“We know that Americans are eating differently, and the amount of calories and nutrients on the label is required to reflect what people actually eat and drink — not a recommendation of what to eat or drink.”

Claudine Kavanaugh, Director of the Office of Nutrition and Food Labeling, FDA (FDA brief)

New Products

Food and beverage brands kicked off the new year with a bang, debuting new products, services and innovations. These new offerings line up with consumer market trends around milk and meat alternatives, food delivery, and food sourcing.

  • Ad Age’s Jessica Wohl recapped Impossible Food’s newest product, Impossible Pork and Impossible Sausage, which debuted at the Consumer Electronics Show January 6.
  • Kroger added Emerge: “Plant Based Fresh Meats” to its roster of private-label Simple Truth products.
  • Fast Companyreported “Prepare yourself: Cheetos Popcorn is now here. Yes, it’s a thing.”
  • Starbucks introduced three new beverages “to highlight the flavors of the non-dairy milks.” The new drinks feature nondairy milk alternatives made from coconuts, almonds, and oats.
  • VegNews highlighted GoodNes chocolate oat milk, Nestlé’s first nondairy product under the Nesquik brand.
  • Bloomberg featured Little Caesars’ latest partnership with DoorDash. As of January 6, delivery will be available at about 90% of the chain’s U.S. locations.
  • Perdue Farms launched a new direct-to-consumer e-commerce site that also features recipes, coupons and gift sets.
  • Farmer Connect and IBM debuted a new mobile app called “Thank My Farmer,” which allows consumers to “trace their coffee to understand its quality and origin, and even support the farmer who grew the beans.”

New Resolutions

If you’ve set resolutions for the new year, you’re not alone. Media outlets, trade groups and influencers also sounded off on the things they plan to improve in 2020 and suggested ways for you to do the same.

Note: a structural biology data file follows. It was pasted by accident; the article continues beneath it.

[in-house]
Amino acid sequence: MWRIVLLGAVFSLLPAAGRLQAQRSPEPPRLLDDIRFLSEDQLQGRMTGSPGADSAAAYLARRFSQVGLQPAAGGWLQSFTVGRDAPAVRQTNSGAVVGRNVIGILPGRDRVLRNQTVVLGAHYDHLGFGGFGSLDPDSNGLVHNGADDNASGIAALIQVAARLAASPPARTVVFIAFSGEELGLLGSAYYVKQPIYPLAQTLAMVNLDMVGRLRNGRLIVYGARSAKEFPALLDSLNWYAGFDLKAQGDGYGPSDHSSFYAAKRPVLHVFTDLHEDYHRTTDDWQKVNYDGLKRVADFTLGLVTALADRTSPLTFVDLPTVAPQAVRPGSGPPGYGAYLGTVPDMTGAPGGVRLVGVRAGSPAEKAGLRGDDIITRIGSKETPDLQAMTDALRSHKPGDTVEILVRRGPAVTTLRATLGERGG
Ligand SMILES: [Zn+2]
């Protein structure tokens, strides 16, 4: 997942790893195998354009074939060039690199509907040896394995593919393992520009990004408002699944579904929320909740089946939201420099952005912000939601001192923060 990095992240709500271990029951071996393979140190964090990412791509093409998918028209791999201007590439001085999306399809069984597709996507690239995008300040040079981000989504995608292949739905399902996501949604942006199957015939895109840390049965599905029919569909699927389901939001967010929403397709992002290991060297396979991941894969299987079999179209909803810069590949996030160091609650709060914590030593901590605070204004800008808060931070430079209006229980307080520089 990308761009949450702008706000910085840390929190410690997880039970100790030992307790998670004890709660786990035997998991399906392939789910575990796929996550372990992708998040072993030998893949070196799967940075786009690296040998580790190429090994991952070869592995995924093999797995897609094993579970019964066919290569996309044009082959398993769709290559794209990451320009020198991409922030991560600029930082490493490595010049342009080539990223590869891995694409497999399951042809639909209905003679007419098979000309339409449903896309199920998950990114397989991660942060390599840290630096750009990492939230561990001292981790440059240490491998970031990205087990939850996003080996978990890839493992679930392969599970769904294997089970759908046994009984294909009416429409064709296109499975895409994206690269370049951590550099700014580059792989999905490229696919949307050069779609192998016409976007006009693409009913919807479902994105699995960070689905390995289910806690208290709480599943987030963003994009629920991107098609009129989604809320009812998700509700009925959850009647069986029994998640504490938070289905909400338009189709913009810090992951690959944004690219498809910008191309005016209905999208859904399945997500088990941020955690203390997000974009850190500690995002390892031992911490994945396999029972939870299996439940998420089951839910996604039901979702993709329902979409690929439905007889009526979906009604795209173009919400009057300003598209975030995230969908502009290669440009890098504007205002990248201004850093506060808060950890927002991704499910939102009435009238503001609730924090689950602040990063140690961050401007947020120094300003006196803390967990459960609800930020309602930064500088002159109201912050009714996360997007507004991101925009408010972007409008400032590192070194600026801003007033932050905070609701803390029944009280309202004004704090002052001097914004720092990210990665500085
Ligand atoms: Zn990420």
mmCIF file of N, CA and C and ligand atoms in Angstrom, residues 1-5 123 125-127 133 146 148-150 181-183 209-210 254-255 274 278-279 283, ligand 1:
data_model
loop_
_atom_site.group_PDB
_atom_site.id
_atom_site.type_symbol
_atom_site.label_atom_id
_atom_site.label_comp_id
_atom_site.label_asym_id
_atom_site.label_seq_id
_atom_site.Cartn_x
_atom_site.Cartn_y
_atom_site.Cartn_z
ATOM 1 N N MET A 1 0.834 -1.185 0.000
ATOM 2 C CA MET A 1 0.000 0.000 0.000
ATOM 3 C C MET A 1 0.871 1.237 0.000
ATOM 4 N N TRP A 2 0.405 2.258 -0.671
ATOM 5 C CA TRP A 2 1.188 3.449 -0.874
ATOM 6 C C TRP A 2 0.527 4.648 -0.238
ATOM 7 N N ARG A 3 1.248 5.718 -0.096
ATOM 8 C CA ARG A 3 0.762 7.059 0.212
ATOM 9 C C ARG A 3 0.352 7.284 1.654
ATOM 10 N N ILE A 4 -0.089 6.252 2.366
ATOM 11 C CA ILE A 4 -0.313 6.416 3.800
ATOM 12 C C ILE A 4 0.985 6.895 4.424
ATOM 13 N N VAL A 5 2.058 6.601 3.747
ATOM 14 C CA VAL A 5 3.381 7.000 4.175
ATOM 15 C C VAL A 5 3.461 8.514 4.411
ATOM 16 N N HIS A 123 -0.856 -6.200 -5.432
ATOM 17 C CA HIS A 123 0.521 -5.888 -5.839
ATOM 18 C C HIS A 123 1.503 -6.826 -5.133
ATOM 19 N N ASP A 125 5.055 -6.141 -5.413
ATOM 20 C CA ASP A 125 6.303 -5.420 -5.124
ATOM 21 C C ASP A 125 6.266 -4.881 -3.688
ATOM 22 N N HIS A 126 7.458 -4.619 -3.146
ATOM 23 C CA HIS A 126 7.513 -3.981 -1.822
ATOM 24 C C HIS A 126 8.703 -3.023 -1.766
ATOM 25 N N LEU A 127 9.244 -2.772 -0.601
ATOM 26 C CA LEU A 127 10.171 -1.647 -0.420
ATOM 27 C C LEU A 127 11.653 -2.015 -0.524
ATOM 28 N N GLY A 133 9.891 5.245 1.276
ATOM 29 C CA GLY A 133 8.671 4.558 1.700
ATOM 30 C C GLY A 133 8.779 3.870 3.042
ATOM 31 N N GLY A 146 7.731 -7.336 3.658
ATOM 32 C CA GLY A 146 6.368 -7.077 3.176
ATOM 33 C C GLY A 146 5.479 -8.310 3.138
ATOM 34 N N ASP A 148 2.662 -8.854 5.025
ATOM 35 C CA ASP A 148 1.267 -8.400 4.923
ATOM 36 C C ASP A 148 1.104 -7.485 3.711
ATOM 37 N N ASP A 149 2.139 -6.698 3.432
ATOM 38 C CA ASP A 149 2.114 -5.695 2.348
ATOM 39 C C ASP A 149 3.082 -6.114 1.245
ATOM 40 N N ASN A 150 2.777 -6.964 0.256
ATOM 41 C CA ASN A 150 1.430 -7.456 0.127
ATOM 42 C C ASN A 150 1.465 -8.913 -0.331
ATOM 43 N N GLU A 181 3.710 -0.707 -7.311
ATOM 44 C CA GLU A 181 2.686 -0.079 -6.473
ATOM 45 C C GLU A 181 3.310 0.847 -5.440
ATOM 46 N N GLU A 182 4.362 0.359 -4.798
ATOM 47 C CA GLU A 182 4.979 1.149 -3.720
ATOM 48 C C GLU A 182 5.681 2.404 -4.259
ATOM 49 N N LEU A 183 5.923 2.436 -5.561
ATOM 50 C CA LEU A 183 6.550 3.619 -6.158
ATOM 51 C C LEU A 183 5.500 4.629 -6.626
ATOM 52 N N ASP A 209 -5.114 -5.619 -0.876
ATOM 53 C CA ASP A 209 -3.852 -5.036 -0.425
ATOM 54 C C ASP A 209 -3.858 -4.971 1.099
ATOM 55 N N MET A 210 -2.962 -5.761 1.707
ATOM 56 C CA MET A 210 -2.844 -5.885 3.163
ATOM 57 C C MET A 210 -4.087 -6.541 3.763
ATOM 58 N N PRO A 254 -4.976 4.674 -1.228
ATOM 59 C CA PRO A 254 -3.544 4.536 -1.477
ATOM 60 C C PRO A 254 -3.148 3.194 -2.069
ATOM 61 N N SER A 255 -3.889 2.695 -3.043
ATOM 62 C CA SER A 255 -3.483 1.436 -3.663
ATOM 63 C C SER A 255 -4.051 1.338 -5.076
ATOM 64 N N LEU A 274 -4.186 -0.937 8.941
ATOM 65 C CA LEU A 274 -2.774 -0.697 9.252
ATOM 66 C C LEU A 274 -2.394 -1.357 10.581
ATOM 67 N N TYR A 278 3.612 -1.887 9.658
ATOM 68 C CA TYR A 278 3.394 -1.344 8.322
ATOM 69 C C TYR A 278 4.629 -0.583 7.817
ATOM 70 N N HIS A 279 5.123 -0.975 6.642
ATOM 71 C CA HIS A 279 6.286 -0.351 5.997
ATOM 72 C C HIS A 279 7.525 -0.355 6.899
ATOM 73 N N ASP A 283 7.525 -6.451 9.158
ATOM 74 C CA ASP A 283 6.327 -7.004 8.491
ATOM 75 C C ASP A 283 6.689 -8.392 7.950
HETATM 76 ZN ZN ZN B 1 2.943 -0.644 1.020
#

• U.S. News & World Report ranked the Mediterranean diet the best overall diet for the third consecutive year. Expanded categories included best diets for healthy eating, easiest diets to follow, best diets for diabetes and best plant-based diets.
  • Thinking about going meatless for Veganuary? The Wall Street Journal published a piece that breaks down the health benefits — or lack thereof — of decreasing meat consumption.
  • The New York Times created a 7-day sugar challenge to show readers “How to skip the extra sugar, one delicious daily challenge at a time.”
  • The National Corn Growers Association resolved to increase sales, secure top export markets and build consumer trust in 2020.
  • The USA Rice Federation identified developing “new technologies and innovative practices that could increase yields and drive down costs” as its goal in the new year.
  • On a Meatingplace blog, food safety attorney Shawn Stevens encouraged food processors to take a new approach to food safety in the new year by focusing on the processing environment and equipment.

New … trition

On January 1, the FDA issued a final guidance on serving sizes and dual-column labeling on Nutrition Facts labels. Most notably, the guidance updates the labeling requirements for “serving sizes of foods that can reasonably be consumed at one eating occasion.” The hope is “for foods to provide updated nutrition information to help consumers in maintaining healthy dietary practices.”